This morning I gave the following invited speech to a session of the European Parliament's industry committee, which was considering a draft report on the Commission's recent Communication on Internet Governance. Also speaking was Ambassador Janis Karklis, chairman of ICANN's Government Advisory Committee; Frederic Donck from the Internet Society; and Prof. Adrian Cheok, director of the National University of Singapore's Mixed Reality Lab. Due to technical difficulties (!) the Internet Governance Forum secretariat's executive coordinator, Markus Kummer, was unable to participate remotely as planned.

Internet governance and cybersecurity

Clearly, European society is increasingly dependent on the Internet and related communications systems. But the security of those systems is not yet at a level appropriate for that dependence. Mr Sosa Wagner's draft report is right to stress the importance of improving the "availability, robustness and resilience" of critical information infrastructures.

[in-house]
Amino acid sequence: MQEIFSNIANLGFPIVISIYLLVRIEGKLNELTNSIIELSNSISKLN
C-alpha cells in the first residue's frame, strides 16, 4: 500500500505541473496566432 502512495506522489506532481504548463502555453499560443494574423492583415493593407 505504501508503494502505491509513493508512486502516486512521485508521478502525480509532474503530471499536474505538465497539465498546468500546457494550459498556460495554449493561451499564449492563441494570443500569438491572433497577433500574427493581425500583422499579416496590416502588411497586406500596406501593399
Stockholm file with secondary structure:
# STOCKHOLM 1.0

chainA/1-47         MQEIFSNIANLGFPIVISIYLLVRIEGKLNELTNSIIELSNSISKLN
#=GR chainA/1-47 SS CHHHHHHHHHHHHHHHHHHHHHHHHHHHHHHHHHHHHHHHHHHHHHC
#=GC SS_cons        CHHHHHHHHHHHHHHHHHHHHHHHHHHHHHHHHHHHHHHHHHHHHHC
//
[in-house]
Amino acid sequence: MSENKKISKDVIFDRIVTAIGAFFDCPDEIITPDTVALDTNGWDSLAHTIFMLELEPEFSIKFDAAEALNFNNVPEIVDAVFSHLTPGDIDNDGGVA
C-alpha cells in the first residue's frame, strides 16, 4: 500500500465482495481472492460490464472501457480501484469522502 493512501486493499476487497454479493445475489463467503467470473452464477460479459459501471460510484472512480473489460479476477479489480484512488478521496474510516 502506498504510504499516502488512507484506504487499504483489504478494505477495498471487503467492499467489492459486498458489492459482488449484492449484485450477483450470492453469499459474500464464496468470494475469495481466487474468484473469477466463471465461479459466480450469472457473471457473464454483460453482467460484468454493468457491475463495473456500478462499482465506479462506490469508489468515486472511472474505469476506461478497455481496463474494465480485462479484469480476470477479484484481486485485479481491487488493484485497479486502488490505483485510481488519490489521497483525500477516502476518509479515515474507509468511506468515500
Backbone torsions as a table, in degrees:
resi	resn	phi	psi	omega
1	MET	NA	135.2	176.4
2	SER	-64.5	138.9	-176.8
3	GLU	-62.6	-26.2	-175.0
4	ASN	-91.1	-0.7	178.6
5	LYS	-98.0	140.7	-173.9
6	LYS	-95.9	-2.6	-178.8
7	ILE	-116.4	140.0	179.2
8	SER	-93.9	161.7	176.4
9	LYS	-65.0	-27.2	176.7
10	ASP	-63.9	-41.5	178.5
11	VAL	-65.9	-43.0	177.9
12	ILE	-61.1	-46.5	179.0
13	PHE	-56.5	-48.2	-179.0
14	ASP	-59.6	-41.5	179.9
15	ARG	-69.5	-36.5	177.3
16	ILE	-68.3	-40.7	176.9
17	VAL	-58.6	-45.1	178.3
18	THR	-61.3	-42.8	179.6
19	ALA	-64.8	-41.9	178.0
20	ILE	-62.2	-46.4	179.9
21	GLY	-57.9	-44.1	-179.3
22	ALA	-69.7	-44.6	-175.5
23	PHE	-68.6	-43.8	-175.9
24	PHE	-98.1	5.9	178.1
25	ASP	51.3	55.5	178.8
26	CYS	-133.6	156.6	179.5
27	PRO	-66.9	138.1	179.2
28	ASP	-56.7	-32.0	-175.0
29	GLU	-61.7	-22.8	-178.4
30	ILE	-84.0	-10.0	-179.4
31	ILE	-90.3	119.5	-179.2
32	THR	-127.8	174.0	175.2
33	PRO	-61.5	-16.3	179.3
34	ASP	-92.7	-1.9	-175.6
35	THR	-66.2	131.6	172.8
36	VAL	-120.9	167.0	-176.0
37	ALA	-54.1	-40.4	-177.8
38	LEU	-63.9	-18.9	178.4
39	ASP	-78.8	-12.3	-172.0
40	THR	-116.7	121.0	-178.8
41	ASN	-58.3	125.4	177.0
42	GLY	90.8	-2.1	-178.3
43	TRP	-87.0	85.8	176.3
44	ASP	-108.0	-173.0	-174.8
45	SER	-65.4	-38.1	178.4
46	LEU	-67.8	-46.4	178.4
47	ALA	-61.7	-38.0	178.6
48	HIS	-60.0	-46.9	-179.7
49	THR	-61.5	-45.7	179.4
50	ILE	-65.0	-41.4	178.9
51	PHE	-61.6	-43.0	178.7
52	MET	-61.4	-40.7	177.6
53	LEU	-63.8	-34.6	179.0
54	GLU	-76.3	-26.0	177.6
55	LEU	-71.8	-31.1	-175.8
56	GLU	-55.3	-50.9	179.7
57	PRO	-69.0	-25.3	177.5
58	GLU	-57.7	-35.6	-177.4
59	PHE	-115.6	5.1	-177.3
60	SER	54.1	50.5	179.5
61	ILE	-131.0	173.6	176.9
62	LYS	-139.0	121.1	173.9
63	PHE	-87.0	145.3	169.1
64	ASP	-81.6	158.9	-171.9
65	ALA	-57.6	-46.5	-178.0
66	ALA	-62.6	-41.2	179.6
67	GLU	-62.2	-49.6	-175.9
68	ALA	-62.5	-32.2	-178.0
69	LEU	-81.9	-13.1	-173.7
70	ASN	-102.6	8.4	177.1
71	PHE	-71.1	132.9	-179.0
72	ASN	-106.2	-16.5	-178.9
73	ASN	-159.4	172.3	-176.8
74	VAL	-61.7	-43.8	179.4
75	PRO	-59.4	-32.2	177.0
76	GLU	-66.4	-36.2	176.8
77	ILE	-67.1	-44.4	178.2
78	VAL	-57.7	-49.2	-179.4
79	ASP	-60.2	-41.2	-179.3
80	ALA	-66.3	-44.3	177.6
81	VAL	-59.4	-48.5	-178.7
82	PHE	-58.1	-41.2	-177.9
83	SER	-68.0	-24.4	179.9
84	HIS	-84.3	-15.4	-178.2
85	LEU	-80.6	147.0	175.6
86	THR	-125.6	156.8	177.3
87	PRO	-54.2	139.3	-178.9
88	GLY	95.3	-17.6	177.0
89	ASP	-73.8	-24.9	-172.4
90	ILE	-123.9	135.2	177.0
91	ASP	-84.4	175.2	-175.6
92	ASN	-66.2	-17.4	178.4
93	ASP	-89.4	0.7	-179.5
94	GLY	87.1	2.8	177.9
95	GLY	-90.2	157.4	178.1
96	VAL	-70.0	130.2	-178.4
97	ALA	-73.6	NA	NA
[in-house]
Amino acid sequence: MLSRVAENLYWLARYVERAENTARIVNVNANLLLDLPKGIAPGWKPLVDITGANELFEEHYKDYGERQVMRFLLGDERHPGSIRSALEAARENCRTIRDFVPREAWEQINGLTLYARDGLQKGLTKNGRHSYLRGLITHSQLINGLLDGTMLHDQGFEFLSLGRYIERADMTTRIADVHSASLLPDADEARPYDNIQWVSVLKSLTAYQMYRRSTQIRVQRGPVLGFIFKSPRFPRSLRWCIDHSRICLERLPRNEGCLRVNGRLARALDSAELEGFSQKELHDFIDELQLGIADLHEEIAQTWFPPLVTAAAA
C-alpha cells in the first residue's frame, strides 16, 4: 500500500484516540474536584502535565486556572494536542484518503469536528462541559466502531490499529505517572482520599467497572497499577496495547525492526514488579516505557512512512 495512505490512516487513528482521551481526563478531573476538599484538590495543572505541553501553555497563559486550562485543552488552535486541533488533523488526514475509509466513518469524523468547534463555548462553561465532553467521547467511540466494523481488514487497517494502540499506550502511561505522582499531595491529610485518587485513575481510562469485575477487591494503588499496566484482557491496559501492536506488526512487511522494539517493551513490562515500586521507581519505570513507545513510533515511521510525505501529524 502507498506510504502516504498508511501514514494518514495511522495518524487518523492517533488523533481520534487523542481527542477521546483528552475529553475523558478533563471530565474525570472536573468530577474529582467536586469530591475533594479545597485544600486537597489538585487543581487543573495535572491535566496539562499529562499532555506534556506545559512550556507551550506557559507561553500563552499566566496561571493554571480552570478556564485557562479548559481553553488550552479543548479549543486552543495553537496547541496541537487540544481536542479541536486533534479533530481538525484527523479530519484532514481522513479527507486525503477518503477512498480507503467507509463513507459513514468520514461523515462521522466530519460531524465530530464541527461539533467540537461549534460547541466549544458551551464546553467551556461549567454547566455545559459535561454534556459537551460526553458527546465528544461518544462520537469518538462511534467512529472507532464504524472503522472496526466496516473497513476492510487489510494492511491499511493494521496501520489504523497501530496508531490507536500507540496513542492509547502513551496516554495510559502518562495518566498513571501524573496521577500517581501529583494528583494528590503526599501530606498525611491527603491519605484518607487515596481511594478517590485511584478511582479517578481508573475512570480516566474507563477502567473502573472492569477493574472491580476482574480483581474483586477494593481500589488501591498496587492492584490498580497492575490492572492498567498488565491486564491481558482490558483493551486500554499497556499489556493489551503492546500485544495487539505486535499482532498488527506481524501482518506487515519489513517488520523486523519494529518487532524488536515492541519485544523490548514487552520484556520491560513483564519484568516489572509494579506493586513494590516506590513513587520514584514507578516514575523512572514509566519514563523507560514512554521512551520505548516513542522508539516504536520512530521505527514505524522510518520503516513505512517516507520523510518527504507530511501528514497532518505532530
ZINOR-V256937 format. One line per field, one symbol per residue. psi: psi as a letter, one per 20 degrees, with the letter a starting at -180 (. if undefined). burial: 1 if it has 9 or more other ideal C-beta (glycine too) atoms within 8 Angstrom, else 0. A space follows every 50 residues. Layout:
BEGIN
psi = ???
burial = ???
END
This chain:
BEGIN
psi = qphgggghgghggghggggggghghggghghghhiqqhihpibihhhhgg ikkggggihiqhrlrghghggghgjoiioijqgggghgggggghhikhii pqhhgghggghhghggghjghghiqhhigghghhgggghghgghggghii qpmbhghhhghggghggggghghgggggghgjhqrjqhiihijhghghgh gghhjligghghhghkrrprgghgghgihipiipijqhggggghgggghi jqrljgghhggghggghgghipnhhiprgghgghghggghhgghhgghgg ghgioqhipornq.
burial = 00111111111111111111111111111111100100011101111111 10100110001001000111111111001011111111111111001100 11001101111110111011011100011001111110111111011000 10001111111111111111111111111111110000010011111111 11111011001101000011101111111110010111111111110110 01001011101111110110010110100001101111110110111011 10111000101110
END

The Commission and the Parliament have taken some important steps in improving this situation, especially through the recent telecoms reform package and its obligation for operators to identify risks and ensure continuity of service. I want to outline five key additional steps that the EU should take towards this goal (many of which are being discussed by the institutions):
  1. Bring member states up to a common high level on cybersecurity, with national Computer Emergency Response Teams or networks of sectoral teams. The European Network and Information Security Agency (ENISA) should continue to develop forums for information-sharing, and provide support to less capable member states.